Good for mind and body – the science behind yoga

Good for mind and body – the science behind yoga

Practiced by millions upon millions of people around the globe (including 36 million in the United States alone, on a regular basis), yoga is an activity that’s widely recognised to help both mind and body, especially in terms of keeping physical and mental health balanced.

Yet, while many in the Western world are aware yoga emerged from ‘the East’ and may well be beneficial for their overall wellbeing, many more don’t understand its origins and just how much it could help them. So, to address the first point, it’s on record that archaeologists have unearthed figurines in India dating back around 5,000 years in poses that reflect yoga postures. That maybe shouldn’t surprise anyone when they consider it’s believed yoga itself emerged as a practice about 2,500 years ago, via the Hindu-related Indus-Sarasvati civilization of Northern India.

Indeed, the branch of Vedic yoga that involves performing 12 different postures, the most recognised and practiced form of yoga around the world, is referred to as ‘the asanas’ – and involves postures including the ‘cobra’, ‘fish’, ‘locust’ and ‘plough’. While performing these postures, participants are encouraged to focus on deep-breathing patterns and attempt to be both present and mindful.

Now, of course, yoga has had – and still has – its detractors all over the globe, whom claim it’s a waste of time and does nothing for body, mind and soul. And yet, over the past few years, it’s emerged there’s something of a ‘science of yoga’, an appreciation by experts of what this ancient practice can indeed do for many people’s health and happiness – something that we, at Karma Foundation UK, wholeheartedly endorse.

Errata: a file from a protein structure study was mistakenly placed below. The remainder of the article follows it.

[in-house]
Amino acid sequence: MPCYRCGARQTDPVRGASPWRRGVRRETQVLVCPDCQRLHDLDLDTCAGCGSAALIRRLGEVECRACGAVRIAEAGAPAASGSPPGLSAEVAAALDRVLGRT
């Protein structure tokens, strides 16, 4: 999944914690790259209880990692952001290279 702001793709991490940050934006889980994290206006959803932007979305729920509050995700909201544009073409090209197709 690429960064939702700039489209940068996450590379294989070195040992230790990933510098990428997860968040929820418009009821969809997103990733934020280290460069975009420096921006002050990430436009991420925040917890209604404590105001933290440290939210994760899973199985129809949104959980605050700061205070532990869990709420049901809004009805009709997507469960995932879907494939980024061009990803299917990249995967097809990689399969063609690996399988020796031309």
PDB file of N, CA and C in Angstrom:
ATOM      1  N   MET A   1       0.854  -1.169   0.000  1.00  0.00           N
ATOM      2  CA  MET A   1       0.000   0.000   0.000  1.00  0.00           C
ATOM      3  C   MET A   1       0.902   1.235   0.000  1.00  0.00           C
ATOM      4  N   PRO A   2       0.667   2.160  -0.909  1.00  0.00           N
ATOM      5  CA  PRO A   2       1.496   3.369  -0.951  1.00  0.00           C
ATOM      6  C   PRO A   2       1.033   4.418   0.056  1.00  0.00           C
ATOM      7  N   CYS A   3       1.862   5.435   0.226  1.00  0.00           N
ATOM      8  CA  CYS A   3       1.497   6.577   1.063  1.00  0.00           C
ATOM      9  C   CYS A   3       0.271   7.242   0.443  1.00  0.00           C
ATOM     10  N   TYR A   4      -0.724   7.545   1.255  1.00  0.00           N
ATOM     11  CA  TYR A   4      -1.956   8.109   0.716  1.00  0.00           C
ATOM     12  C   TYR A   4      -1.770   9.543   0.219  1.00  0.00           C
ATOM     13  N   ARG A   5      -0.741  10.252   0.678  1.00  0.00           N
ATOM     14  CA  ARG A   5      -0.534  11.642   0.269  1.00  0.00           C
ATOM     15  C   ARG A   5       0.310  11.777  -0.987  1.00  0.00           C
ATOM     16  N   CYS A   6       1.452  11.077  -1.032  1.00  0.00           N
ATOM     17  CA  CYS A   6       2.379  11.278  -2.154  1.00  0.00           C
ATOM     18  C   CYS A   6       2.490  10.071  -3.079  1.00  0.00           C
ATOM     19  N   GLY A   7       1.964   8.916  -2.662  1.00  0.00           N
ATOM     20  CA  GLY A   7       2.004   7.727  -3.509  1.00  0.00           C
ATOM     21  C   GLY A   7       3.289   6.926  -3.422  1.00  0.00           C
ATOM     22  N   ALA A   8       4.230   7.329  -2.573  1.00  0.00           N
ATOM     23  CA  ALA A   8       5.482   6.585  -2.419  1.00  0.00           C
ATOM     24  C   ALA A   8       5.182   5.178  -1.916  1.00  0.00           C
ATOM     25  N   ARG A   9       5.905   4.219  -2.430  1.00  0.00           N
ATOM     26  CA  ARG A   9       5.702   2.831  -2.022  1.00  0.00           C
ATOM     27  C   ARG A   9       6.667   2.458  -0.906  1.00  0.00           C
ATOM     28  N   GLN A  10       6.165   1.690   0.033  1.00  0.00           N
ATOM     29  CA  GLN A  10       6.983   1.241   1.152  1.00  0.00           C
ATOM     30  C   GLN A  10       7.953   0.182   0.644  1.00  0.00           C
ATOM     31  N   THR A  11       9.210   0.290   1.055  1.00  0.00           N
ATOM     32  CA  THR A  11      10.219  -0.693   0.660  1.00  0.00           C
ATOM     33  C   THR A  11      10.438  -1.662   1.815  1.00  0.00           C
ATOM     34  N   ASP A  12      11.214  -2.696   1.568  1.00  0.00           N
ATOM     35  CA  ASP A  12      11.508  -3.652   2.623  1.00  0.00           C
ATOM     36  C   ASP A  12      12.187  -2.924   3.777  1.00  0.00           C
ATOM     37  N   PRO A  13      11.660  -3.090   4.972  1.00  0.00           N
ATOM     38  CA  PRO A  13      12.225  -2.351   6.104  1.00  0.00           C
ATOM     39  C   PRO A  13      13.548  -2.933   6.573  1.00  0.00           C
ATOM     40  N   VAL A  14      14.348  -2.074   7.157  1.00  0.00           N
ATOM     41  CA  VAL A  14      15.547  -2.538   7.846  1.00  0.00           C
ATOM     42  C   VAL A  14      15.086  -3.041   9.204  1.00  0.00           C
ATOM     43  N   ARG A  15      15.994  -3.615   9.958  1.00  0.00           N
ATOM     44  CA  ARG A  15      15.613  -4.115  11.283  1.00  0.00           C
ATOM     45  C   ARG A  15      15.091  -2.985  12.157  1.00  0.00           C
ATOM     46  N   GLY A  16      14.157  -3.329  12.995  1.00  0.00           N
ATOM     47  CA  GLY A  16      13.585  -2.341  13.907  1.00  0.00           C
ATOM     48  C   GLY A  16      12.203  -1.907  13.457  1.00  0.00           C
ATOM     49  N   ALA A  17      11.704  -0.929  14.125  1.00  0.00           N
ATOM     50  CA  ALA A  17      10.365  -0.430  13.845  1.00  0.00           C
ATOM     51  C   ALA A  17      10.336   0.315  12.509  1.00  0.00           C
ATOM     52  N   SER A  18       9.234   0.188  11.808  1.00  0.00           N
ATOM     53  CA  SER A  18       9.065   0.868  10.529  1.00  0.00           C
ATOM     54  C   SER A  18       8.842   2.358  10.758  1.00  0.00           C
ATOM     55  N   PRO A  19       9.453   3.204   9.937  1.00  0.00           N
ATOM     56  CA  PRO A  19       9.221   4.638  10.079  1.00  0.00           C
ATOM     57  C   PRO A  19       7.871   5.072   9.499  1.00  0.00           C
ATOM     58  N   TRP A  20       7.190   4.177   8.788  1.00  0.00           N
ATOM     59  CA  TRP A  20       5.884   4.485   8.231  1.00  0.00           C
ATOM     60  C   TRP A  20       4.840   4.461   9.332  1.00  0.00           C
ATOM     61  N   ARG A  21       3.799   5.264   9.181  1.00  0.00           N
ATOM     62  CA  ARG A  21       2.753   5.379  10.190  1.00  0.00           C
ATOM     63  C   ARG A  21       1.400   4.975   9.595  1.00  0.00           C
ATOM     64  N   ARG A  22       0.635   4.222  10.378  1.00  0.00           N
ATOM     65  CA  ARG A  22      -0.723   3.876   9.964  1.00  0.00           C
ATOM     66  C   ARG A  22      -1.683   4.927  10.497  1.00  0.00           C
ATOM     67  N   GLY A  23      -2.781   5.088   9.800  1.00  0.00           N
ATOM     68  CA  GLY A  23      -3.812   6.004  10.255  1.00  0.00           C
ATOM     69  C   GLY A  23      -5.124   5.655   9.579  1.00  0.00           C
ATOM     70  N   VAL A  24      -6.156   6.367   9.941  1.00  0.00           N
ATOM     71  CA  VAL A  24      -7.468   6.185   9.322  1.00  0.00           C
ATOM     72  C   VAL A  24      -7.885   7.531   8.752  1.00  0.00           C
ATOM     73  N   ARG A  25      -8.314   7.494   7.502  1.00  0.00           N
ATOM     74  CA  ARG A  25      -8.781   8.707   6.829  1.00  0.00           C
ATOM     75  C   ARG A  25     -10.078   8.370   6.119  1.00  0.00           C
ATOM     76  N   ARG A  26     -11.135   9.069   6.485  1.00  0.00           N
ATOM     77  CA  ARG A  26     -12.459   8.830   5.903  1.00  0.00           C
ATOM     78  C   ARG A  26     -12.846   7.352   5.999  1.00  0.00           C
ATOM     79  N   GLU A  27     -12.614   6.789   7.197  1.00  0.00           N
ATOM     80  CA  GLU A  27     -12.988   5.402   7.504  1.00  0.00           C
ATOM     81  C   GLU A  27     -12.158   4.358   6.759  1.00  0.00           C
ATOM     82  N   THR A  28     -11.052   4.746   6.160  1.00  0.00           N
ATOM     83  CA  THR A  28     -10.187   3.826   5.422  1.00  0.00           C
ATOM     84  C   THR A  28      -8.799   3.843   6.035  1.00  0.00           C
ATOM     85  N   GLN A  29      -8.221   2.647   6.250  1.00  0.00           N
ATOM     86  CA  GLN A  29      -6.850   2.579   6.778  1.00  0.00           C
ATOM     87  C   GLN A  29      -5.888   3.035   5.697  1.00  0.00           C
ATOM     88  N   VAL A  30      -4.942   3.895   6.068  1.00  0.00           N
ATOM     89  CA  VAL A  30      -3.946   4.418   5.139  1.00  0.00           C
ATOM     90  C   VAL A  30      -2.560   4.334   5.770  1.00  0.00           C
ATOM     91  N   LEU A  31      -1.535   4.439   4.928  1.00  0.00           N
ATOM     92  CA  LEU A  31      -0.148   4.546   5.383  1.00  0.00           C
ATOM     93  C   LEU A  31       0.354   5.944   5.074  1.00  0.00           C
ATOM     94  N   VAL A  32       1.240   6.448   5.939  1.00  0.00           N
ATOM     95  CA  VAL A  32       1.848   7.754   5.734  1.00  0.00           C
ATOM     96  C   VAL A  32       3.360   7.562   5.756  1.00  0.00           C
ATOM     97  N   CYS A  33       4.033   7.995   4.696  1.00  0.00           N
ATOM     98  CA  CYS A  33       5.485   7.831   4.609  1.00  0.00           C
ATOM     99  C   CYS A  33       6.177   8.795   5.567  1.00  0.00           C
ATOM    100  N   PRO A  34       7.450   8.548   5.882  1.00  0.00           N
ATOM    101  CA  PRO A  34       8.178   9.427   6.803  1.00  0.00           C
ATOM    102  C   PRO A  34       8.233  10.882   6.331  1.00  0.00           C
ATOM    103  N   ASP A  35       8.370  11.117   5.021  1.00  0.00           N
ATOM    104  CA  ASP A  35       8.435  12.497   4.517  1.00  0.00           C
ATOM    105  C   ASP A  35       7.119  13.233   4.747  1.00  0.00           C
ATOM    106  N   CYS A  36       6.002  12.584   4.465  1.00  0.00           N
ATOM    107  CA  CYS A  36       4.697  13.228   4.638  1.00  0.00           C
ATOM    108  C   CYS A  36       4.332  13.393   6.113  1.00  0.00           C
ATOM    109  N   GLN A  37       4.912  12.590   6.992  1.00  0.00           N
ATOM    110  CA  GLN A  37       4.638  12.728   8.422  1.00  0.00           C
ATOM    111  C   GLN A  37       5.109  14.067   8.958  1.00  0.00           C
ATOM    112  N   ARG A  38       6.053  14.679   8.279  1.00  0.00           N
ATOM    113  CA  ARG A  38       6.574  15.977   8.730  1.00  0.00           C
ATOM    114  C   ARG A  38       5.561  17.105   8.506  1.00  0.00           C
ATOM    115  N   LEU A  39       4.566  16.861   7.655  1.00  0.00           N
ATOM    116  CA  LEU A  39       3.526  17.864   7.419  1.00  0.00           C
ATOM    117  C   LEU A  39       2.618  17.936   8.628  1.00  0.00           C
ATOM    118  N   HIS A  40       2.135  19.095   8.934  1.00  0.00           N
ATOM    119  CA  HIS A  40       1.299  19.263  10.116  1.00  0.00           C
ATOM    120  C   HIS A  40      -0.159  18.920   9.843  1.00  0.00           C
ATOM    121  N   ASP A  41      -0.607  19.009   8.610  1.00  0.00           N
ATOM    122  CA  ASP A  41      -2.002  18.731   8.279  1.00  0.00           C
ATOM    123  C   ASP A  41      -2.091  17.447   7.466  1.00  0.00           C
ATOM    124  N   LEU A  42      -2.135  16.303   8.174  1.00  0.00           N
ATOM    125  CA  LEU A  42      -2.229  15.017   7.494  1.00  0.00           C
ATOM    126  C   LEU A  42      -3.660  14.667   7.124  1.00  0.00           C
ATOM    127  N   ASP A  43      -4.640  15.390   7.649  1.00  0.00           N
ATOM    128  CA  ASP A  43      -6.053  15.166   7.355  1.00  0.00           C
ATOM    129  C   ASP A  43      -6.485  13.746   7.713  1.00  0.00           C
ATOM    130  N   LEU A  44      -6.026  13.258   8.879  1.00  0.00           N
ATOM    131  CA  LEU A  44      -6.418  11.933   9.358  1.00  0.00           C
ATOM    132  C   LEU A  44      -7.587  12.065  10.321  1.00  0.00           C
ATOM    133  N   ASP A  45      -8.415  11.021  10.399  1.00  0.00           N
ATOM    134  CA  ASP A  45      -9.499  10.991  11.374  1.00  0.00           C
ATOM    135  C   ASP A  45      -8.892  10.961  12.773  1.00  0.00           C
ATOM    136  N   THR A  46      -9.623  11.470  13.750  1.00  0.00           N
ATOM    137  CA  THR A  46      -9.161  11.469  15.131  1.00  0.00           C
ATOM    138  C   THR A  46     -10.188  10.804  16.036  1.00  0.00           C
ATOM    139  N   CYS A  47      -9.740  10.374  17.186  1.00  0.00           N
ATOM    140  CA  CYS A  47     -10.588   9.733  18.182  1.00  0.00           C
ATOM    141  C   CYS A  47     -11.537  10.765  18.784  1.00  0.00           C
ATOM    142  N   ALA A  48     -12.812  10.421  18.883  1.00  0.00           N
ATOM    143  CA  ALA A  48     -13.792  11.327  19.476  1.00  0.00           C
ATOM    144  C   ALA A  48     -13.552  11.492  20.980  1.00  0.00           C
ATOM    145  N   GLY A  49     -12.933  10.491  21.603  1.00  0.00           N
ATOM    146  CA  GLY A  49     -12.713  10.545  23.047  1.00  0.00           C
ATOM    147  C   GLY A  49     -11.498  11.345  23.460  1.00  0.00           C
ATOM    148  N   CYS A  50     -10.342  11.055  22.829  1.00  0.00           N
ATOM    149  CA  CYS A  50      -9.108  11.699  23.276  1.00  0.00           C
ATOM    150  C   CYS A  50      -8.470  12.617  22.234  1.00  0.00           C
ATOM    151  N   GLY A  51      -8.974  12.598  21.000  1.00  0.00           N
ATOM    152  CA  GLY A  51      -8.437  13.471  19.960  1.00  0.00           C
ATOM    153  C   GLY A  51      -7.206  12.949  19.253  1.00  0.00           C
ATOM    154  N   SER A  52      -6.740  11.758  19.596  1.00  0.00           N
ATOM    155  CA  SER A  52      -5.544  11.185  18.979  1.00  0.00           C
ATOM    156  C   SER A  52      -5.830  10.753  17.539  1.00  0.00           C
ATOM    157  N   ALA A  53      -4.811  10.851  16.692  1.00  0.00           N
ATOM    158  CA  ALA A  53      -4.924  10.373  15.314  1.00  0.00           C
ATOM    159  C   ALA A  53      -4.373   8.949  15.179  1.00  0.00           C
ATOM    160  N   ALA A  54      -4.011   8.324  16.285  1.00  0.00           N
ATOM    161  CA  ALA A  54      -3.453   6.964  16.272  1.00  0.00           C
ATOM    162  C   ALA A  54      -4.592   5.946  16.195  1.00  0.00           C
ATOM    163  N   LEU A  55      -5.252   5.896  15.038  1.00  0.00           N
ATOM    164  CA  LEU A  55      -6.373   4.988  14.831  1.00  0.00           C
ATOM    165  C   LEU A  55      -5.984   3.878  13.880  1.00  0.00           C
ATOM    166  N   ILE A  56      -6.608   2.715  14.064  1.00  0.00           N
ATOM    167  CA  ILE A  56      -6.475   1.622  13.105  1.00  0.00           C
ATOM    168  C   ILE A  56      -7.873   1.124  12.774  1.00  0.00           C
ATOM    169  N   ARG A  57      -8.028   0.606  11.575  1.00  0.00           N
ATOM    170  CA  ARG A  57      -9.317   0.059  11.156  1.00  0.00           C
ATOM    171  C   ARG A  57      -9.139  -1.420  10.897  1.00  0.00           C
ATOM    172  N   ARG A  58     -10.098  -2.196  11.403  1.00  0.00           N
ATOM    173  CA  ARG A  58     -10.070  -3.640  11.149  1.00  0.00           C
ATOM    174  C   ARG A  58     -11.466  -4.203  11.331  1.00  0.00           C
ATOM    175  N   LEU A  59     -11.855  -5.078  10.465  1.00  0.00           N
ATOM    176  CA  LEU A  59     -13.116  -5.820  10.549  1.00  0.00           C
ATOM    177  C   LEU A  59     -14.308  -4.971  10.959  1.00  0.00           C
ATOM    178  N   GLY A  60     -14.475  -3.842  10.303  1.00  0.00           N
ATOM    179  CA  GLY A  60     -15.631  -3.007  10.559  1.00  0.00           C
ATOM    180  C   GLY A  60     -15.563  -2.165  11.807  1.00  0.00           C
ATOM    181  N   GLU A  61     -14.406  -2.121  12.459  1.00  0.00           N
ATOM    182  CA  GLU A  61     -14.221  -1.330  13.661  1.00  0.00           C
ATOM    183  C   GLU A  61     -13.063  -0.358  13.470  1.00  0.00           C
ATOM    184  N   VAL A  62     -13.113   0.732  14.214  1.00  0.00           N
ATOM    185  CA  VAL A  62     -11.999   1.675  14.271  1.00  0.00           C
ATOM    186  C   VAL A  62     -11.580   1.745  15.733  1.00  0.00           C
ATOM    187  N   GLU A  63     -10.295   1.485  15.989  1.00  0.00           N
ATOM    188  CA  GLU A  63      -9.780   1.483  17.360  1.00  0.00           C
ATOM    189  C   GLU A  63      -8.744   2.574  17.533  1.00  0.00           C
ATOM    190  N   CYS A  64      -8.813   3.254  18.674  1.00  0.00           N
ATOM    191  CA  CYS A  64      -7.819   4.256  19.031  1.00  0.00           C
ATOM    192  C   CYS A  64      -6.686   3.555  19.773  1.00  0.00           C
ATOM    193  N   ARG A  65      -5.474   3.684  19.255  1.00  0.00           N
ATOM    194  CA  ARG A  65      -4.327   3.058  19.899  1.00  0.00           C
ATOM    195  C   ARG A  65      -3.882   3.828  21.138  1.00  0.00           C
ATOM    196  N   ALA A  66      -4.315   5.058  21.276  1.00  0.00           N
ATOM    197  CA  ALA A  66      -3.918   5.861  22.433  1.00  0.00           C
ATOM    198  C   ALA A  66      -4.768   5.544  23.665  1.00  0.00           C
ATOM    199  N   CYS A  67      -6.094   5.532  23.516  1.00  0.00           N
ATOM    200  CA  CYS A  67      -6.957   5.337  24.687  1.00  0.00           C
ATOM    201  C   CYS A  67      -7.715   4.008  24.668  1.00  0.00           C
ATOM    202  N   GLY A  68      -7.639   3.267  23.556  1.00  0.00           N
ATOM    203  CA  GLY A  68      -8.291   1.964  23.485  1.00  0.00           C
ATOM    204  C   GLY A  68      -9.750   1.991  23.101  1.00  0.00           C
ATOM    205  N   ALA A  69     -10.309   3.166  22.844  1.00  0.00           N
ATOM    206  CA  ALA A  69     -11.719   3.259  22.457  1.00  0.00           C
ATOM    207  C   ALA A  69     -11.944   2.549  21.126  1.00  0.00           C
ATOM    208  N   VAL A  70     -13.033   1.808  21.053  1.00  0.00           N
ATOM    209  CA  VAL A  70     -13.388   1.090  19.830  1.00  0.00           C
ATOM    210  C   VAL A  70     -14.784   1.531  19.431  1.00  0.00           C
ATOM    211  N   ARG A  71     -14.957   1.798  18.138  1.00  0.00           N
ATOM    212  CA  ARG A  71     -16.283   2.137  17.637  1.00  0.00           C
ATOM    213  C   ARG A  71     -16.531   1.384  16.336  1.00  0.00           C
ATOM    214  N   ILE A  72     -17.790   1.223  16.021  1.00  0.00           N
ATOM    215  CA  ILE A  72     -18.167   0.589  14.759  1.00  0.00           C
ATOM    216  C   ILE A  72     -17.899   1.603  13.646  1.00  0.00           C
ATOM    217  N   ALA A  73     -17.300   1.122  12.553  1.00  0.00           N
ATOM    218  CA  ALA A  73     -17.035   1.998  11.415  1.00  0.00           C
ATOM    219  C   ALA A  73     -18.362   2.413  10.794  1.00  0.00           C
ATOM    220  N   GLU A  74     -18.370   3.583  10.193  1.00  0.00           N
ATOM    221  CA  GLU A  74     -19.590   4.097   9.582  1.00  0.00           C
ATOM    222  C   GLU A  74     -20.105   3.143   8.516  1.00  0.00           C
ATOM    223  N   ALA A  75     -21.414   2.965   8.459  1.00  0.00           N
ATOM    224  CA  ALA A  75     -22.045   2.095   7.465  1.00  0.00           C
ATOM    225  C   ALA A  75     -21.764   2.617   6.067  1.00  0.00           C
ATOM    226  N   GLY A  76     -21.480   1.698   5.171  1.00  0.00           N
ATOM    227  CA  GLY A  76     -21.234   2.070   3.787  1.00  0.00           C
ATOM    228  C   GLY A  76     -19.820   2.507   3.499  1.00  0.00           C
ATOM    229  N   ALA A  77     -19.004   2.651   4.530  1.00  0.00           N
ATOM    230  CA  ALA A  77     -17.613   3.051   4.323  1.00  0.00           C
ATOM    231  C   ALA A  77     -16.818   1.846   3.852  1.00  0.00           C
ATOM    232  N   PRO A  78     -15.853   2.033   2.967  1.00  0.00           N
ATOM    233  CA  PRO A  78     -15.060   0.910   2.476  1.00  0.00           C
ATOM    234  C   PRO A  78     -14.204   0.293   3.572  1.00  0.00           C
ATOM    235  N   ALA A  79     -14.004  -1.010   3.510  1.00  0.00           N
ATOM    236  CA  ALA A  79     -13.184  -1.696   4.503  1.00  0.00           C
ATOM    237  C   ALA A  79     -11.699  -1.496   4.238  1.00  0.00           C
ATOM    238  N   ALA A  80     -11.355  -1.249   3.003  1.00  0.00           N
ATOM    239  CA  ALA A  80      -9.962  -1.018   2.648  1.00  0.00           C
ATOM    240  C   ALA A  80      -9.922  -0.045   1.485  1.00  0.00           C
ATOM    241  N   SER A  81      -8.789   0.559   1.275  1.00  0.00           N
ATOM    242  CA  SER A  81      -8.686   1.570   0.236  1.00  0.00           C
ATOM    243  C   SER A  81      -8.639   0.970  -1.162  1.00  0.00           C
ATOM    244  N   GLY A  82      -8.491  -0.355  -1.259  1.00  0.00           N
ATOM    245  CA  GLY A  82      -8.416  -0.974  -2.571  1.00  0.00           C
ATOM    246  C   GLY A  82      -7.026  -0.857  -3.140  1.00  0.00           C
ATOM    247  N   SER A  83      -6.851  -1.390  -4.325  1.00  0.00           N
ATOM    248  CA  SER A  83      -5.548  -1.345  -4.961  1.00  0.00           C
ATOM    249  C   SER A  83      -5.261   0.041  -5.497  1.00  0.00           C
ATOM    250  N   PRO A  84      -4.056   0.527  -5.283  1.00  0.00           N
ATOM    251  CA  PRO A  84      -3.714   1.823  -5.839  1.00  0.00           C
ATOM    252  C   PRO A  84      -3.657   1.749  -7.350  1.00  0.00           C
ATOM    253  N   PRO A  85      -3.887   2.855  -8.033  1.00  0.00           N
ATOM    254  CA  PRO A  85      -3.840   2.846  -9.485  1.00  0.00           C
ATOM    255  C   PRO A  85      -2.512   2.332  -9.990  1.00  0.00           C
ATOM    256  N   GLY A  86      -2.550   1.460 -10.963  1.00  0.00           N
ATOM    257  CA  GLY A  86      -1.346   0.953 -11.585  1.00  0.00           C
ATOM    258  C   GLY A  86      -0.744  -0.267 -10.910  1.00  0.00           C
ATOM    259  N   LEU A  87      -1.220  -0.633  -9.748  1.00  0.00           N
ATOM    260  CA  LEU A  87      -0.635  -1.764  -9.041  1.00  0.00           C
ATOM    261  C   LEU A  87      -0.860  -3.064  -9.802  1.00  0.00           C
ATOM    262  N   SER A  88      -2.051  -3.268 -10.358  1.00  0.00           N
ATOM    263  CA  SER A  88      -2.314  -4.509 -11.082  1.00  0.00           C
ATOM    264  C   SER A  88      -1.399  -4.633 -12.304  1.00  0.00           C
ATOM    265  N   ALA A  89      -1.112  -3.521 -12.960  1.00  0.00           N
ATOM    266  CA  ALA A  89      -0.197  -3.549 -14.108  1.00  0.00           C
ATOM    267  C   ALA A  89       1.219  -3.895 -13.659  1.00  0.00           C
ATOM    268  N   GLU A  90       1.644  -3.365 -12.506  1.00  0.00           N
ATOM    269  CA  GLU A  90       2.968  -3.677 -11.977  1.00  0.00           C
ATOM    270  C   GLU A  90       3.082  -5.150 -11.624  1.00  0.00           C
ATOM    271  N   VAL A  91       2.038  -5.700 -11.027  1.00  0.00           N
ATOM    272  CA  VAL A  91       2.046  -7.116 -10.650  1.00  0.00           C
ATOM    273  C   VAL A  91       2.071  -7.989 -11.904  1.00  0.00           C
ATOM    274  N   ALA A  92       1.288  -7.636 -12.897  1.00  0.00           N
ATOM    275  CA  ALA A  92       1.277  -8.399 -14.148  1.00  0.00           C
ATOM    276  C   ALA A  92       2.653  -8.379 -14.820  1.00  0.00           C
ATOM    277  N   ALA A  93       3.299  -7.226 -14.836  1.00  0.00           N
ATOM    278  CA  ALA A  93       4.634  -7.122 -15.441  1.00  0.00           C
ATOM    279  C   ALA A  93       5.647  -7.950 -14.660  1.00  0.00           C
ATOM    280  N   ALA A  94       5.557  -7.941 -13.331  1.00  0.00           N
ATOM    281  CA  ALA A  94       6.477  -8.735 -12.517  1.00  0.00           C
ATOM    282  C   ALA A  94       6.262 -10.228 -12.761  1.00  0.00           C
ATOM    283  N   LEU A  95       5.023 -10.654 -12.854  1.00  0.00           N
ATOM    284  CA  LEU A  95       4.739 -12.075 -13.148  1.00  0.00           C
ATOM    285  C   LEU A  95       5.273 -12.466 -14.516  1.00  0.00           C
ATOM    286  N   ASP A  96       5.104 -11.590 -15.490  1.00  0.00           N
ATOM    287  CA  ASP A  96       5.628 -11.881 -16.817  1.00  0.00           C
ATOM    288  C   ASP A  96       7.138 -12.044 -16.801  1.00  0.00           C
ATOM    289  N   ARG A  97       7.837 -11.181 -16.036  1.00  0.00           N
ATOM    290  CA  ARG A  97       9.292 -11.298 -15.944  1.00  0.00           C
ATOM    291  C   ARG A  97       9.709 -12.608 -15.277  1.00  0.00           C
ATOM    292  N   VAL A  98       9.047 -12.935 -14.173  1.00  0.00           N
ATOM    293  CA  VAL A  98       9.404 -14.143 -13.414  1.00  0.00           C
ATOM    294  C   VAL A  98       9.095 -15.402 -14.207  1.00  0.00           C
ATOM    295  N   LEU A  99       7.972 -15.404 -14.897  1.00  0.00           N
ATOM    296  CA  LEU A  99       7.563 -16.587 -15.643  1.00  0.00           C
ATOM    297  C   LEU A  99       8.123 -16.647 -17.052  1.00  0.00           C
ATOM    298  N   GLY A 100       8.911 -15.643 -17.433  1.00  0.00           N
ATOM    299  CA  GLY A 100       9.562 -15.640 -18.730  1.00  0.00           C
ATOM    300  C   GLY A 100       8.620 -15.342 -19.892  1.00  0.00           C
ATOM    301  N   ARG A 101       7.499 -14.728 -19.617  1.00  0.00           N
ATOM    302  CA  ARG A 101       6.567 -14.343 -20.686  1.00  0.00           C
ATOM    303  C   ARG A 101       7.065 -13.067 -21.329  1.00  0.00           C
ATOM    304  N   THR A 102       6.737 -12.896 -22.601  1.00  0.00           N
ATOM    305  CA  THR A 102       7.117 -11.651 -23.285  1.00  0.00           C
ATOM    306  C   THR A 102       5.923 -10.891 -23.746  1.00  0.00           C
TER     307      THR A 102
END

What yoga can do for your health

For one thing, the deep-breathing advocated by this form of yoga is all about activating the vagus nerve (positioned at the top of the spinal chord) which, in turn, activates the vocal apparatus, as well as muscles for the head, eyes and heart and respiration and digestive organs. Therefore, this deep-breathing is conducive for the efficacy of several of the body’s major functions, including digestion and immunity.

Moreover, via a number of different slow-breathing yoga techniques, practitioners may find themselves contracting the throat’s glottis muscles, resulting in the effect of helping the heart’s ability to regulate blood pressure. It’s also believed by some that yoga may even help reduce blood pressure; therefore, leading to a reduction in inflammatory processes – immune responses connected to high blood pressure, diabetes and autoimmune disease.

Yoga & happiness

Yoga and happiness – the connection

So, bearing in mind these findings that practicing yoga postures may help the body’s physical health, it probably shouldn’t be at all surprising many adherents say it can also make them more content and happier. After all, physically speaking, that would follow thanks to yoga’s aforementioned positive effects on the vagus nerve and heart rate variability – one study suggests that people who enjoy such physical effects have a tendency to both more compassionate and kinder, which would likely make them happier individuals.

Additionally, it’s believed practicing yoga can change a person’s brain chemistry in a positive way. A specific study found a connection between yoga-practicing subjects and less grey matter reduction in the brain’s cortex – a part of the brain concerned with enabling the experience of positive emotions, including joy and happiness.

Plus, it appears yoga helps boost activity in the anterior cingulate cortex and the medial prefrontal cortex – two sections of the brain associated with empathy, gratitude and kindness. In short, practicing yoga can, indeed, make someone more empathetic and open to help others and make them happier people, in general.